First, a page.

Article

Validity and reliability of self-reported weight, height and body mass index from telephone interviews. <http://www.scielo.br/pdf/csp/v26n1/12.pdf> (accessed 24 August 2012)

Universidade de São Paulo, São Paulo, Brasil.
Cadernos de saúde pública / Ministério da Saúde, Fundação Oswaldo Cruz, Escola Nacional de Saúde Pública (Impact Factor: 0.98). 01/2010; 26(1):110-22. DOI: 10.1590/S0102-311X2010000100012
Source: PubMed

ABSTRACT

The objective of this study was to examine factors associated with the validity of self-reported anthropometric measures. The authors selected 726 adults, aged 40 or older, living in the greater metropolitan region of São Paulo, Brazil. Self-reported weights and heights obtained from telephone interviews were compared to values measured directly by means of a multicenter survey. Mean differences (+/-SD) between self-reported and measured weights and heights among men were 0.54 (+/-0.30kg) and 1.98 (+/-0.31cm); while among women, they were -0.48 (+/-0.23kg) and 3.97 (+/-0.28cm), respectively. Sensitivity and specificity to diagnose obesity were 71% and 98% for males, and 78% and 96%, for females, respectively. There was good agreement between measured and self-reported weights and body mass index (BMI) among both sexes, however, self-reported height was less reliable. Self-reported weight and height obtained from telephone interviews are valid to estimate the obesity prevalence in this population, although systematic bias was found. Thus, it is desirable that researchers develop their own equations depending on the population being studied.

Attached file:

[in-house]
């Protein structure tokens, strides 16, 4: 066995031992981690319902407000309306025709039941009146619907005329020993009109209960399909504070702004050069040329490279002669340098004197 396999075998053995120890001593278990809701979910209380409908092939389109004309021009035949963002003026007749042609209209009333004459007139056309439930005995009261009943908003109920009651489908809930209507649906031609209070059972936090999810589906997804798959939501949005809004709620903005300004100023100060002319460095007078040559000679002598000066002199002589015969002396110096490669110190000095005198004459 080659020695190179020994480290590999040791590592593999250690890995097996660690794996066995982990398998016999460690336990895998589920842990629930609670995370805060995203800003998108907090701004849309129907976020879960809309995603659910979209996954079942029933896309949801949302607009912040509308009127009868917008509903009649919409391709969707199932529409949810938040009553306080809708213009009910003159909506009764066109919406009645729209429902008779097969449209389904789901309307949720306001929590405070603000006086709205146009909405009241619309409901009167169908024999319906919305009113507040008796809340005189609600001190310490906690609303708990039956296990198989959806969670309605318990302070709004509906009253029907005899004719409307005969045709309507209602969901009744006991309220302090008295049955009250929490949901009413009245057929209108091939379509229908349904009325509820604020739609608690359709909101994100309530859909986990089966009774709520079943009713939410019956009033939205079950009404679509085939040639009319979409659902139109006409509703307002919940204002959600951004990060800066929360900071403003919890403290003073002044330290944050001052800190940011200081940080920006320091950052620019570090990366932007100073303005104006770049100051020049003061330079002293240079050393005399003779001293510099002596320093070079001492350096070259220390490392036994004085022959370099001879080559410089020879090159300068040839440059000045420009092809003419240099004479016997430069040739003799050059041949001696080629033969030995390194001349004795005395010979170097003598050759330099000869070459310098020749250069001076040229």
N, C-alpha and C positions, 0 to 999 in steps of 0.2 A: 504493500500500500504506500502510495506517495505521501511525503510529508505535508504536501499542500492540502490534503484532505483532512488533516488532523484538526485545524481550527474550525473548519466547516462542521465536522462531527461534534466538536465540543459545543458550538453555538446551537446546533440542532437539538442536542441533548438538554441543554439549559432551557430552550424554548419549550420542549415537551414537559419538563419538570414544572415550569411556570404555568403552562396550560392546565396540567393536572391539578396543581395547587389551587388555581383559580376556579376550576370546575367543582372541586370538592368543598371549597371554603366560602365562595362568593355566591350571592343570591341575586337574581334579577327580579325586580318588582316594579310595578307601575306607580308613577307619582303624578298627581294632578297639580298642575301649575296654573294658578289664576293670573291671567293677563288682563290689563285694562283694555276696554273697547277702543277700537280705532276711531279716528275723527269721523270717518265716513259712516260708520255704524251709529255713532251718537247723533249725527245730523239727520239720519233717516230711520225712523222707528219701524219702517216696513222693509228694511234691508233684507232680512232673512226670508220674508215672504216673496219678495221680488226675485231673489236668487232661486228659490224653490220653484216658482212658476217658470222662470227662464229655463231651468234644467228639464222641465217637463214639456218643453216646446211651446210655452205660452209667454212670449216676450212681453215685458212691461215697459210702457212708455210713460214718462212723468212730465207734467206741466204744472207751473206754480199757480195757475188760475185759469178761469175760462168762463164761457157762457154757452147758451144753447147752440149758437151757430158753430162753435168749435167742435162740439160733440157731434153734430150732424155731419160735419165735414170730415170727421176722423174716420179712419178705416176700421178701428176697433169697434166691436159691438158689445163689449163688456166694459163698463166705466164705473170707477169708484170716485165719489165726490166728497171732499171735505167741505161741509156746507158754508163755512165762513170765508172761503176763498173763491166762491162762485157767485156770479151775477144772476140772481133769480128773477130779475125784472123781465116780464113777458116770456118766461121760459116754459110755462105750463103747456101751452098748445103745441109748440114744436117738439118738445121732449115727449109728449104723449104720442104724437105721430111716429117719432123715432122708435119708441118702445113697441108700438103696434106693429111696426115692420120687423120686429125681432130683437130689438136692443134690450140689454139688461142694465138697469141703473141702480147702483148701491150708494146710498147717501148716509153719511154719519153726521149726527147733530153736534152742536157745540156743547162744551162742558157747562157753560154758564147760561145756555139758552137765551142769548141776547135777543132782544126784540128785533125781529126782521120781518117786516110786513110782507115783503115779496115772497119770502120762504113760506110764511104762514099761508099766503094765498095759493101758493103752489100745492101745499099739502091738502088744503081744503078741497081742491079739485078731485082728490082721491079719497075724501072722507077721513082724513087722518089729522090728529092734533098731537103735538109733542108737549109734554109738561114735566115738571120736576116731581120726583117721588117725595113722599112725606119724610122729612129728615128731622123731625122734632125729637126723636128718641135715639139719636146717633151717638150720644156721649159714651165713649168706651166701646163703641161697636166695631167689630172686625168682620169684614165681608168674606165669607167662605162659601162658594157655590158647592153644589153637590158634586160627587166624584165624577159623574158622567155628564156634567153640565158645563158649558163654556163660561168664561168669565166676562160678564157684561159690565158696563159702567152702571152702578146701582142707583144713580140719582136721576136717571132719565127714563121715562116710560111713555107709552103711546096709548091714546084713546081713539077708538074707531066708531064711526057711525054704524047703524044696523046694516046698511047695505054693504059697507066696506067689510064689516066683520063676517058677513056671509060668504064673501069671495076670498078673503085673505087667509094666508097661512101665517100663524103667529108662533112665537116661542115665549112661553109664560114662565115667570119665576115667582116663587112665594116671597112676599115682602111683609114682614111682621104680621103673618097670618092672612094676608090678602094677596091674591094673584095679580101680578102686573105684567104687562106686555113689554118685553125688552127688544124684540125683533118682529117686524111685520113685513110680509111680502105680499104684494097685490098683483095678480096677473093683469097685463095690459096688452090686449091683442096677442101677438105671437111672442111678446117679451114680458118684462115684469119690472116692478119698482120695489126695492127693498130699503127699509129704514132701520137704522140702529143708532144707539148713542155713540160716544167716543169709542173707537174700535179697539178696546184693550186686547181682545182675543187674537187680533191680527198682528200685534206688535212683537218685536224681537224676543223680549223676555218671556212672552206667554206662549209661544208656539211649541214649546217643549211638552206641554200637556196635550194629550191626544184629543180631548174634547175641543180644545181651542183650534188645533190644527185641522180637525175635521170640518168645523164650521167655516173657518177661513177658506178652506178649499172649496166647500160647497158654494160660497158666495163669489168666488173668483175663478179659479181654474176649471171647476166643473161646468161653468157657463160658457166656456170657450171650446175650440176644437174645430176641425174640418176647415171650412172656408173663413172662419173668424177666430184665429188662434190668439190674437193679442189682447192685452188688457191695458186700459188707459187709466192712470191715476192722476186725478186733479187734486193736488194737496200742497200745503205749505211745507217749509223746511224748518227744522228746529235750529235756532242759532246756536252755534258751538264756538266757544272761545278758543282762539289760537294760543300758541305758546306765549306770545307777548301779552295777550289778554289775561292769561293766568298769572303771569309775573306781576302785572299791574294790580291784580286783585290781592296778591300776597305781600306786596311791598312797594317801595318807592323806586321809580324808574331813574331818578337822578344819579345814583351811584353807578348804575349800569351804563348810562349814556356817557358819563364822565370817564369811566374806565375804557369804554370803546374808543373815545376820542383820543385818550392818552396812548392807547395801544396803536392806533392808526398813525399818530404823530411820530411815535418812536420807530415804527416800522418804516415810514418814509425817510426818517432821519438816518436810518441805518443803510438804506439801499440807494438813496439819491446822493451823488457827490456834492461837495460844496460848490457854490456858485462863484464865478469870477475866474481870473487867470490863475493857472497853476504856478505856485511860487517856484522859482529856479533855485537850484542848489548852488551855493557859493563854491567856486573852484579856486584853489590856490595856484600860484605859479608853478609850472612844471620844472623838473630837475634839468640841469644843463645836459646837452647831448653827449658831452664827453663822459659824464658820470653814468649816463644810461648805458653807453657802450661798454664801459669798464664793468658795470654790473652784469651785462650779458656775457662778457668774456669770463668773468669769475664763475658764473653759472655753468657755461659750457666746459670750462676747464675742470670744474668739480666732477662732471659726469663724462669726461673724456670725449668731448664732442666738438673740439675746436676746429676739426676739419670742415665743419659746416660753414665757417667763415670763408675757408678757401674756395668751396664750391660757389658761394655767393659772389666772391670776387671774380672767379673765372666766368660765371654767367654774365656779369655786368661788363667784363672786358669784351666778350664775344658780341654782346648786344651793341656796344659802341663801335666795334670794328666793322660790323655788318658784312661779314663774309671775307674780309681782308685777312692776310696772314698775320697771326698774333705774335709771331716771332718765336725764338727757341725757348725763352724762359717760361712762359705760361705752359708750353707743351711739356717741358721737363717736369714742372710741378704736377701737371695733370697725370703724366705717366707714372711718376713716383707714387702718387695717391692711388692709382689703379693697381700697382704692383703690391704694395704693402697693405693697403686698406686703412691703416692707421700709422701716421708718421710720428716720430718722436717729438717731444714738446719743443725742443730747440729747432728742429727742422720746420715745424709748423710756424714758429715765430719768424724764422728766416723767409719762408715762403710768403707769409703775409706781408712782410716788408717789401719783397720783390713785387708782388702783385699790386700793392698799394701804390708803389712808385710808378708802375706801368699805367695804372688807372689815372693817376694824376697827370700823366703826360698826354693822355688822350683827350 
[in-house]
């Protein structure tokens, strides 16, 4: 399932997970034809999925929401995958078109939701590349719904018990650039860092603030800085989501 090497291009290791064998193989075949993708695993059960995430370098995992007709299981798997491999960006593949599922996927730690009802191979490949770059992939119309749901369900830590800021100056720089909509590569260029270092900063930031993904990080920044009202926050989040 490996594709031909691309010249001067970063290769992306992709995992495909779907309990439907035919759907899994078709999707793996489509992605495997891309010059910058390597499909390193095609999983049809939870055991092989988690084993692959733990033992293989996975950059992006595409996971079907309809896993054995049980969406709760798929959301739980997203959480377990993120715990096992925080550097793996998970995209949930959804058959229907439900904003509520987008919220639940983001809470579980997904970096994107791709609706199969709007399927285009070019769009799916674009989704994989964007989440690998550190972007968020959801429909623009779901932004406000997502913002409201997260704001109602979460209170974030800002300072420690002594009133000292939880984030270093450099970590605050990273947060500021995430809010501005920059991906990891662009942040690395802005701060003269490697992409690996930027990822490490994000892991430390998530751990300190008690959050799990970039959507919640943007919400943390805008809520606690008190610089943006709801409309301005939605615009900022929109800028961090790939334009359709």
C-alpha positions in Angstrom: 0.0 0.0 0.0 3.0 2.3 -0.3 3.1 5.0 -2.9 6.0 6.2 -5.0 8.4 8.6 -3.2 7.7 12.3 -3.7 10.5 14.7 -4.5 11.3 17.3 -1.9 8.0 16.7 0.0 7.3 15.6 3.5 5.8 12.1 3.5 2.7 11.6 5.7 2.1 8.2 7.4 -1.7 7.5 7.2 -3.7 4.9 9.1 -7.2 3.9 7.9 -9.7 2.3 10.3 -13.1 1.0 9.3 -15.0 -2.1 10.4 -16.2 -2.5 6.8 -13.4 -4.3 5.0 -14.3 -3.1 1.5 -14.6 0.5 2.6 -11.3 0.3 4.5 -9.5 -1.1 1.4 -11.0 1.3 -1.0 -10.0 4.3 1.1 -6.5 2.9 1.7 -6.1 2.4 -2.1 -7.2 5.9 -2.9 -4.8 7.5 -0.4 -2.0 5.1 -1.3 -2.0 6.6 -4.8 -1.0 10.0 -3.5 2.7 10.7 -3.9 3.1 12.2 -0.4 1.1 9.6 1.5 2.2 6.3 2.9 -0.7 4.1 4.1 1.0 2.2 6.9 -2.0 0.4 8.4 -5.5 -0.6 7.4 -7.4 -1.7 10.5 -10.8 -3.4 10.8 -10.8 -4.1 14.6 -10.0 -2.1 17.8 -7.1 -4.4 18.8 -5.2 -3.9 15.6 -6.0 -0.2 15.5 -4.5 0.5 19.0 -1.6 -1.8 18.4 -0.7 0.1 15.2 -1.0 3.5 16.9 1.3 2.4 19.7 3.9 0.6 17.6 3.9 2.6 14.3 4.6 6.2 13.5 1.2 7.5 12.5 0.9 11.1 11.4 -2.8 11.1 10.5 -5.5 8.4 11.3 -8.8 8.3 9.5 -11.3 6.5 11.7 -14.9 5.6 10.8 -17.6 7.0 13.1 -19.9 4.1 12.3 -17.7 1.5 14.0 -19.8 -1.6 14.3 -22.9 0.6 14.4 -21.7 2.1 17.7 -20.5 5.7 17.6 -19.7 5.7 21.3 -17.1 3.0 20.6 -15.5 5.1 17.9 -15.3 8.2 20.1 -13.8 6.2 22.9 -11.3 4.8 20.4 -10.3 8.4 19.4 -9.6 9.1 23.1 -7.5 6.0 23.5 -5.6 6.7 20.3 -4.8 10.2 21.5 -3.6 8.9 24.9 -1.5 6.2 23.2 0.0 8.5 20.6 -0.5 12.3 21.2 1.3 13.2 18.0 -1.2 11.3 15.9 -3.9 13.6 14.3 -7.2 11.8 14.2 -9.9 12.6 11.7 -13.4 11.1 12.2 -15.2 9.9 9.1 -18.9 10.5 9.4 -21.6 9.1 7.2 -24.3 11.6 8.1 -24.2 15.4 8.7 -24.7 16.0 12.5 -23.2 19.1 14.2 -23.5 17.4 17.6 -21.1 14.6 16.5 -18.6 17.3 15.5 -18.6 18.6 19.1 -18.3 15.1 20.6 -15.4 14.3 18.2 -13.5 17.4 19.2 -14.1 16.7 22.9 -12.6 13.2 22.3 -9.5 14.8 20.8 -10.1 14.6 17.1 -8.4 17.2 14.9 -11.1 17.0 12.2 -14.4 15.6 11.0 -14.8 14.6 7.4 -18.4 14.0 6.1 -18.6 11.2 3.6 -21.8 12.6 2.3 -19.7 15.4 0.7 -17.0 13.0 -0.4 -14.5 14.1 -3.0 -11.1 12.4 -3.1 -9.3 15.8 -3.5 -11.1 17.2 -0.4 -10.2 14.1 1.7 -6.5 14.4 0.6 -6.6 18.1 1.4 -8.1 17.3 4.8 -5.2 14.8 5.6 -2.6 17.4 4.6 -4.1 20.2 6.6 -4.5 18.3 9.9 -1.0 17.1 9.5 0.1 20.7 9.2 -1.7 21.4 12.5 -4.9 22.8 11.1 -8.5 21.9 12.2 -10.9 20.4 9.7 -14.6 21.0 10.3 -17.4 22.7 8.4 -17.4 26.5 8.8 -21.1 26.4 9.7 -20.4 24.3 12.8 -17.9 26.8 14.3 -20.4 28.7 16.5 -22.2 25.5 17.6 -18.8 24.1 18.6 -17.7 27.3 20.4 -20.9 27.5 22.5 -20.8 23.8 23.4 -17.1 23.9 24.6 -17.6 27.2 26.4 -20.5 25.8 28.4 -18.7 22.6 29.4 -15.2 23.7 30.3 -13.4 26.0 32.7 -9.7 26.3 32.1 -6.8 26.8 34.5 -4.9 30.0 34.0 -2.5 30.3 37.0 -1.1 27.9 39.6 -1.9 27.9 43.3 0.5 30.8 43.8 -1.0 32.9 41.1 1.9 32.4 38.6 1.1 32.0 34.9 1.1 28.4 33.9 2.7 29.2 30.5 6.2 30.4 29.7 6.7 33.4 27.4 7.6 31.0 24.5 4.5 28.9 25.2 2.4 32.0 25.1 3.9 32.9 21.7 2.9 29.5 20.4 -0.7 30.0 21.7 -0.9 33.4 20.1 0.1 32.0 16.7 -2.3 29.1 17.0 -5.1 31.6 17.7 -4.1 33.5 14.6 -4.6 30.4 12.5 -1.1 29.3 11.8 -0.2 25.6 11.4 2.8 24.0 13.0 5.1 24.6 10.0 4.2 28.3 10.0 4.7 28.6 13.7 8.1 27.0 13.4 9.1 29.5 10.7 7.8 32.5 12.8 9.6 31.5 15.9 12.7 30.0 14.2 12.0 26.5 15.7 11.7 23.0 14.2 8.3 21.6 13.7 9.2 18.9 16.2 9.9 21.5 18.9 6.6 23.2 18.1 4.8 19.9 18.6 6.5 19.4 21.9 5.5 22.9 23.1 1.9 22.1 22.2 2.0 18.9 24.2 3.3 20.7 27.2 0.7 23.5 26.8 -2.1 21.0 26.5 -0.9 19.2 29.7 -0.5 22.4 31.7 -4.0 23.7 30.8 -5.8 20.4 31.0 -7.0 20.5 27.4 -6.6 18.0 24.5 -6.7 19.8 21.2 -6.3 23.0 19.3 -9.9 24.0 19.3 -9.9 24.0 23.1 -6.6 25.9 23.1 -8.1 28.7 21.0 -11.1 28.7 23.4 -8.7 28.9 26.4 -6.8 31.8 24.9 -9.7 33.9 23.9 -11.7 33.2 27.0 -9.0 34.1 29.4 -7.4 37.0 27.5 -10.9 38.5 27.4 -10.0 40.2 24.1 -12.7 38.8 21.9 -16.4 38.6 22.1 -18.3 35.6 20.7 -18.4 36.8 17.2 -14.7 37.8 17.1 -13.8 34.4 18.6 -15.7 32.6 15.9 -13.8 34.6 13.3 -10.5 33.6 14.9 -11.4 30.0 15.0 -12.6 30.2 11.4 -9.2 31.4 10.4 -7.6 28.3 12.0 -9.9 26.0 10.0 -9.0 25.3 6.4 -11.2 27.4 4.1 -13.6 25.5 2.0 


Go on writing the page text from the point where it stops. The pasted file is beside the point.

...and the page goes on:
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    • "However, self-reported height and weight were a major source of study on weight status in the large-scale household survey. In addition, many studies have also demonstrated that there is a strong correlation and high level of agreement between measured and selfreported BMI383940. "
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    • "Thus, undiagnosed cases of obesity may not have been reported because of the tendency to underestimate weight, especially among women, and overestimate height, especially among men. Despite this potential limitation, the use of self-reported weight and height has been widely used in epidemiological studies as an acceptable and valid method for Brazilian adults (Lucca and Moura, 2010). "
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    Full-text · Article · Apr 2015
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    • "These data have been widely used in epidemiological studies [20] and have been previously validated for Brazilian adults. High correlation coefficients were found when the measurements were compared to the corresponding self-referred values and showed good results when analyzed for sensitivity and specificity [21]. "
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